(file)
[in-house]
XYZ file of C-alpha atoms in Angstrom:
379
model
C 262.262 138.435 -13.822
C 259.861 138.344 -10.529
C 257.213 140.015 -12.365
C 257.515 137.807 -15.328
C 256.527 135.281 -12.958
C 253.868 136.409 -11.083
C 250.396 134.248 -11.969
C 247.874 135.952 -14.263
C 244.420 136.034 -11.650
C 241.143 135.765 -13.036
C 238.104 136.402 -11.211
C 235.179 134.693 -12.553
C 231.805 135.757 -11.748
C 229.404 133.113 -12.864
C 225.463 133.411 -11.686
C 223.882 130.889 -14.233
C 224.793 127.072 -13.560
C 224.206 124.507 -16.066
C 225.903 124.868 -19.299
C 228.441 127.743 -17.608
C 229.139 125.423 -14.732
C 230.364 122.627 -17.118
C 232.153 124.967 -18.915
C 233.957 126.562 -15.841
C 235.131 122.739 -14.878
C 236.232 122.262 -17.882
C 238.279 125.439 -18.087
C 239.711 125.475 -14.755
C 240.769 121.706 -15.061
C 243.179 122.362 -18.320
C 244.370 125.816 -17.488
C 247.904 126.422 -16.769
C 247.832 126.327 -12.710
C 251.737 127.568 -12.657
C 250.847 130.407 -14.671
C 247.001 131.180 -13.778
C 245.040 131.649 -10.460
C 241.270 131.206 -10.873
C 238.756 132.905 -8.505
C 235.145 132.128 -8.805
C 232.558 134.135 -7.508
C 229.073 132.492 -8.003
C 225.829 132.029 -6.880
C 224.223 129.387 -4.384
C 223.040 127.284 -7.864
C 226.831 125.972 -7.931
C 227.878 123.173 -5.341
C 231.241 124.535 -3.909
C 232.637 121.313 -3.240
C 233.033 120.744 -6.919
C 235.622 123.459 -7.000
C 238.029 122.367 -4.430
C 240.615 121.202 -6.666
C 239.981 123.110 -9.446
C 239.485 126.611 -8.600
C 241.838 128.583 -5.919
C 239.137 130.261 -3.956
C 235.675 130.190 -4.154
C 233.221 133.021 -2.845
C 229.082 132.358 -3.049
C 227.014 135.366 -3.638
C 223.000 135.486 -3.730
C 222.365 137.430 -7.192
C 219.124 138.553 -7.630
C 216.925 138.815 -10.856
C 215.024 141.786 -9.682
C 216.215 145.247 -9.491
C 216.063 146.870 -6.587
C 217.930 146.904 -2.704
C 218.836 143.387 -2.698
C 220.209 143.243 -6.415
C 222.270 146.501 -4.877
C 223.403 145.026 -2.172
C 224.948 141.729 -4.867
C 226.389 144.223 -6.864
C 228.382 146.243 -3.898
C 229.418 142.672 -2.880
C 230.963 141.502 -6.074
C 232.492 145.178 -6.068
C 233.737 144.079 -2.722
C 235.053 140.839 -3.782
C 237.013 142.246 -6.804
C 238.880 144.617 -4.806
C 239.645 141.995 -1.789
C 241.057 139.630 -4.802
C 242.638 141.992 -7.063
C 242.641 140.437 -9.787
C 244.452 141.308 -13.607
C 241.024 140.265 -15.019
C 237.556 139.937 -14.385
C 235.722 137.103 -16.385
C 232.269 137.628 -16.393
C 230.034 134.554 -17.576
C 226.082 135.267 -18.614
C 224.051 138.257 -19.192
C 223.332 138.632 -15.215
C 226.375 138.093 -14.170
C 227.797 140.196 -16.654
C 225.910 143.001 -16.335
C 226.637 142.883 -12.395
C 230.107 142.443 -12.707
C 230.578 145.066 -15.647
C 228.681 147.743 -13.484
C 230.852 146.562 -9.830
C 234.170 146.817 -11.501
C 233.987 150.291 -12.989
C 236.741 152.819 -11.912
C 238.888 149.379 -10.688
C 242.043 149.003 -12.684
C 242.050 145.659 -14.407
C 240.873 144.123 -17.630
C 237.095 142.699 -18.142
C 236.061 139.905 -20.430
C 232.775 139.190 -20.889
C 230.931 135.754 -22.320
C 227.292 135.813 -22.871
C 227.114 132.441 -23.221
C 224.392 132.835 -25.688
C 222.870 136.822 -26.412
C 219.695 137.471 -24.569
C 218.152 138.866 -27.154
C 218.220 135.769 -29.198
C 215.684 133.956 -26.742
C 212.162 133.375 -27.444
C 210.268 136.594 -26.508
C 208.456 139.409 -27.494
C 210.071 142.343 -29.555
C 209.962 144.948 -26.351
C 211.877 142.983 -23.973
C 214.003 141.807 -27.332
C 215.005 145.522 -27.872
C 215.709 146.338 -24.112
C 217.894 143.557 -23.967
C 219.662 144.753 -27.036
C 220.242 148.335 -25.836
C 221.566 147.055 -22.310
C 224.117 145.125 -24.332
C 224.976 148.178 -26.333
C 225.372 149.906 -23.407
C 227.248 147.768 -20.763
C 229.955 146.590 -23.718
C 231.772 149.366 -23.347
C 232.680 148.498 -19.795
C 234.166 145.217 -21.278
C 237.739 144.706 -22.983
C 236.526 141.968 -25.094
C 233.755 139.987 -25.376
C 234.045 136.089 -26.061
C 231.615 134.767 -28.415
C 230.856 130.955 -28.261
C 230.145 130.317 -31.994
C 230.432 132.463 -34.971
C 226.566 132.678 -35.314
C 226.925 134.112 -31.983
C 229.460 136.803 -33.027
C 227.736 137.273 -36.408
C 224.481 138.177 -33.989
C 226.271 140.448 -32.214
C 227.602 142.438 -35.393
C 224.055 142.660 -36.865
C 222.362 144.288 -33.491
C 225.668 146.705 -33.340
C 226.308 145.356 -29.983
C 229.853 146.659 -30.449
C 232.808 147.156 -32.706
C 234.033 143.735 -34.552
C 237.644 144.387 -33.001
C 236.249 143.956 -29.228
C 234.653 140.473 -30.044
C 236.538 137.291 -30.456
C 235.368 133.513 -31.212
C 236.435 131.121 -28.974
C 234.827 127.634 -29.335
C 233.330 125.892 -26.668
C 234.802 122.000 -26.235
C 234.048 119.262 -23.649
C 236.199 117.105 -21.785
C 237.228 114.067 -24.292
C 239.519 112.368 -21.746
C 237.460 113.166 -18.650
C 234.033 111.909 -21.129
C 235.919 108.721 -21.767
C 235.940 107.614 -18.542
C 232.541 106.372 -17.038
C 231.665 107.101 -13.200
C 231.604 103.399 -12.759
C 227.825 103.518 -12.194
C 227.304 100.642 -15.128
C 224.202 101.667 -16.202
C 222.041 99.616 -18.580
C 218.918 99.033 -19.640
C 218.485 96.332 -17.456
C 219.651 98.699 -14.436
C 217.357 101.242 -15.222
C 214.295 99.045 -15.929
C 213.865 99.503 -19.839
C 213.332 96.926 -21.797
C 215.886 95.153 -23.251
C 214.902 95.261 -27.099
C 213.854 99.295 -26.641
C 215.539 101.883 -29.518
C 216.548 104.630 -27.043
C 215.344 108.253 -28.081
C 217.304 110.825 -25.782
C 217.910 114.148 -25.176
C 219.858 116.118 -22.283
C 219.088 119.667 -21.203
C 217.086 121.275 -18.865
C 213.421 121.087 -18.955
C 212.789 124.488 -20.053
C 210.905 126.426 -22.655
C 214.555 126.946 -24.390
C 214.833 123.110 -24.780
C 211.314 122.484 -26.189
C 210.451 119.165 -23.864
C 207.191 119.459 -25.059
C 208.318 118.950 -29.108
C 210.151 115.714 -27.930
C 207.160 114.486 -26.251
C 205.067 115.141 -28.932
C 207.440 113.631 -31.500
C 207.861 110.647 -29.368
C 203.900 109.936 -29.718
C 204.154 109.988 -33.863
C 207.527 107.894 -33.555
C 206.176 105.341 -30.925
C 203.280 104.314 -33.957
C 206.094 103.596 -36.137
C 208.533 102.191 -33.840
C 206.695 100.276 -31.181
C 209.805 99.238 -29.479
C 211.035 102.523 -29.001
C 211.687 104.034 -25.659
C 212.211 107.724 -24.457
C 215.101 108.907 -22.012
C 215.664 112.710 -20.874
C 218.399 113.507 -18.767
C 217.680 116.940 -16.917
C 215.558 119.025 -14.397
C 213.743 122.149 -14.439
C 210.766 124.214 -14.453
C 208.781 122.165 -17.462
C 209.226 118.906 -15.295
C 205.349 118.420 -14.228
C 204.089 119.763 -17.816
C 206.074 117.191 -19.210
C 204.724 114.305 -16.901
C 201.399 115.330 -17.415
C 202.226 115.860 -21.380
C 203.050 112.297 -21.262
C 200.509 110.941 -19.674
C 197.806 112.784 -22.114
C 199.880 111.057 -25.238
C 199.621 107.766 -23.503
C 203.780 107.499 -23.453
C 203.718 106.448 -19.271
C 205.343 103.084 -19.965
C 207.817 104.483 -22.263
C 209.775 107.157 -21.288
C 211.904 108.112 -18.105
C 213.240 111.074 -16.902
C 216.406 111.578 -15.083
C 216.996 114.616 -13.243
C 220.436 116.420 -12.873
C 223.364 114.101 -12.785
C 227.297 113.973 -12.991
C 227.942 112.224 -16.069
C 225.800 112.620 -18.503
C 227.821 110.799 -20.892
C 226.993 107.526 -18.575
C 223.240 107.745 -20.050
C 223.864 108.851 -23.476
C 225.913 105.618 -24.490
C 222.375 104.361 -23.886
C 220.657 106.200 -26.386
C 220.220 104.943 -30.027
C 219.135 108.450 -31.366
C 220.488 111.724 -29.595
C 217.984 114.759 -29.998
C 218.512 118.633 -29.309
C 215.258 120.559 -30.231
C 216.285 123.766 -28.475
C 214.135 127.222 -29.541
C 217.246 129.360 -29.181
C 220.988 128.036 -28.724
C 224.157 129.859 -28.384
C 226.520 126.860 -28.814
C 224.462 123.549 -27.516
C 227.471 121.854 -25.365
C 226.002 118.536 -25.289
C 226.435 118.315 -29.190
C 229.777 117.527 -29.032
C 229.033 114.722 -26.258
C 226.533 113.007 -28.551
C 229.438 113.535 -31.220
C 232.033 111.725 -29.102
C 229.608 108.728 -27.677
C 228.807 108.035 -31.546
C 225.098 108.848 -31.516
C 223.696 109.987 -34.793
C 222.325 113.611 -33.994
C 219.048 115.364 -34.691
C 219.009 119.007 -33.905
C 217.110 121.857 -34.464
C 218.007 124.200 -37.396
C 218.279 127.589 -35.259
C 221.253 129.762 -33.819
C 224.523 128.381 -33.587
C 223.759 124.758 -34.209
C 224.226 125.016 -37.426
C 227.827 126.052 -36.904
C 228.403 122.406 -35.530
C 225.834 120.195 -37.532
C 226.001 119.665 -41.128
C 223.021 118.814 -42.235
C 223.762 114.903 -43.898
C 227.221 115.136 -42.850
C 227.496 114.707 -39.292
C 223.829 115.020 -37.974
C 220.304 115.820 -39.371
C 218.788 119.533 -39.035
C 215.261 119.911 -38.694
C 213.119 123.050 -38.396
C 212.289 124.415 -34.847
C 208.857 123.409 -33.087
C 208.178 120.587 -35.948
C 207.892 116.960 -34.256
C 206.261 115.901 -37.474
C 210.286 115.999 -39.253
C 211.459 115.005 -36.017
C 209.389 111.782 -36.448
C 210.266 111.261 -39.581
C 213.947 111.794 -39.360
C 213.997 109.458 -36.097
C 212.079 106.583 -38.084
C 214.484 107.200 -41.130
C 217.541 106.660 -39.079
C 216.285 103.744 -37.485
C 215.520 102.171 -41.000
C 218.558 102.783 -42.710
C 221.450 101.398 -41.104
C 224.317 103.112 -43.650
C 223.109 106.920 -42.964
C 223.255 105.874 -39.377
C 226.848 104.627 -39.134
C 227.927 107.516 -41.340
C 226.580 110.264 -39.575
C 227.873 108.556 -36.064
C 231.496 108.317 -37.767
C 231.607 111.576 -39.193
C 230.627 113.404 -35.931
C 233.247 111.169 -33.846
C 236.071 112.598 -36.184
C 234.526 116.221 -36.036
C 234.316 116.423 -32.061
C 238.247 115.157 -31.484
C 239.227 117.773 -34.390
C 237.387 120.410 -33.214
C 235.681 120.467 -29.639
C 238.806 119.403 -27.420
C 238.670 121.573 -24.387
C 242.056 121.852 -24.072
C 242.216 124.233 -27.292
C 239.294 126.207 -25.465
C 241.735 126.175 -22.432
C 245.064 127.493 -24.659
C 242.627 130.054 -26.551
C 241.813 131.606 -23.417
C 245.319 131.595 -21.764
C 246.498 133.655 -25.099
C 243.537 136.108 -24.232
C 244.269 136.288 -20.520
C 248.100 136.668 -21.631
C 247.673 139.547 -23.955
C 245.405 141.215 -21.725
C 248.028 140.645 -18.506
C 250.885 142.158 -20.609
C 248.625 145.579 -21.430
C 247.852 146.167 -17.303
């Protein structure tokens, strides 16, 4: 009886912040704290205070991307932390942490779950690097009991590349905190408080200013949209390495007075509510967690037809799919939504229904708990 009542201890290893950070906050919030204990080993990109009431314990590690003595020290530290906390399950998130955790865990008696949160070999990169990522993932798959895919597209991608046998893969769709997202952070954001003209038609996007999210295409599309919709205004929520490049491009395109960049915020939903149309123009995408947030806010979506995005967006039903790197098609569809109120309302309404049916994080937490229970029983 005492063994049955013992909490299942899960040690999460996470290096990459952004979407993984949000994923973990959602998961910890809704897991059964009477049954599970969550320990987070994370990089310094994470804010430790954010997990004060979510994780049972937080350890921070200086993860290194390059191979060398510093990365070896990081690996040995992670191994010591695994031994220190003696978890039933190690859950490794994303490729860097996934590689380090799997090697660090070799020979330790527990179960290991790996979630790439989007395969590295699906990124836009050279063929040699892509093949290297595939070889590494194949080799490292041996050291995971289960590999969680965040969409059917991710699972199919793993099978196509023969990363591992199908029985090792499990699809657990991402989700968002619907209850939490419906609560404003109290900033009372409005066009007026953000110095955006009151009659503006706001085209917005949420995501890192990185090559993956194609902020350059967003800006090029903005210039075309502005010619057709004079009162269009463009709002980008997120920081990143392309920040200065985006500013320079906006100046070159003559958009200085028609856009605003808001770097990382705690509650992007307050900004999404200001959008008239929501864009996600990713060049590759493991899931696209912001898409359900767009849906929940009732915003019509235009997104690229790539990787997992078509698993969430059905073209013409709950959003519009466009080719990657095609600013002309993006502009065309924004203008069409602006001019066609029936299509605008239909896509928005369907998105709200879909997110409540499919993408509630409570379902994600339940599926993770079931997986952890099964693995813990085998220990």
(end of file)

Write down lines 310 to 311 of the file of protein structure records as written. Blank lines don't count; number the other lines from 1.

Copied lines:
C 218.279 127.589 -35.259
C 221.253 129.762 -33.819